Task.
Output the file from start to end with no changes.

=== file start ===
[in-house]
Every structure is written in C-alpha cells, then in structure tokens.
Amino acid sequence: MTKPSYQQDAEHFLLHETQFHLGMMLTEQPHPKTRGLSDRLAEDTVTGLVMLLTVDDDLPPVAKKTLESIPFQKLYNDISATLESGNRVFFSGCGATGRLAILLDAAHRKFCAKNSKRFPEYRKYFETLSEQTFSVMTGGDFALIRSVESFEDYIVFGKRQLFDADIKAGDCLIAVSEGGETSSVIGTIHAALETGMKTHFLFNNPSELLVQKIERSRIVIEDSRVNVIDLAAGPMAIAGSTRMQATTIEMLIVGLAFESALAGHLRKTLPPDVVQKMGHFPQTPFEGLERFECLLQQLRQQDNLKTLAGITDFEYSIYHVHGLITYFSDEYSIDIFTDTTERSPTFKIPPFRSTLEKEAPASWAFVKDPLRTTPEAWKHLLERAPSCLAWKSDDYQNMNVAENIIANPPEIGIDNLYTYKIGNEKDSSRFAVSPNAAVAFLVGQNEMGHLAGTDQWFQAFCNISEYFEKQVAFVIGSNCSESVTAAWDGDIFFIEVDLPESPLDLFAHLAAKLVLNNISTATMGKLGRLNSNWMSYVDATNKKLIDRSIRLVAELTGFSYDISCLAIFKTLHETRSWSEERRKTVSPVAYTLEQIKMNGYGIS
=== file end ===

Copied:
[in-house]
Every structure is written in C-alpha cells, then in structure tokens.
Amino acid sequence: MTKPSYQQDAEHFLLHETQFHLGMMLTEQPHPKTRGLSDRLAEDTVTGLVMLLTVDDDLPPVAKKTLESIPFQKLYNDISATLESGNRVFFSGCGATGRLAILLDAAHRKFCAKNSKRFPEYRKYFETLSEQTFSVMTGGDFALIRSVESFEDYIVFGKRQLFDADIKAGDCLIAVSEGGETSSVIGTIHAALETGMKTHFLFNNPSELLVQKIERSRIVIEDSRVNVIDLAAGPMAIAGSTRMQATTIEMLIVGLAFESALAGHLRKTLPPDVVQKMGHFPQTPFEGLERFECLLQQLRQQDNLKTLAGITDFEYSIYHVHGLITYFSDEYSIDIFTDTTERSPTFKIPPFRSTLEKEAPASWAFVKDPLRTTPEAWKHLLERAPSCLAWKSDDYQNMNVAENIIANPPEIGIDNLYTYKIGNEKDSSRFAVSPNAAVAFLVGQNEMGHLAGTDQWFQAFCNISEYFEKQVAFVIGSNCSESVTAAWDGDIFFIEVDLPESPLDLFAHLAAKLVLNNISTATMGKLGRLNSNWMSYVDATNKKLIDRSIRLVAELTGFSYDISCLAIFKTLHETRSWSEERRKTVSPVAYTLEQIKMNGYGIS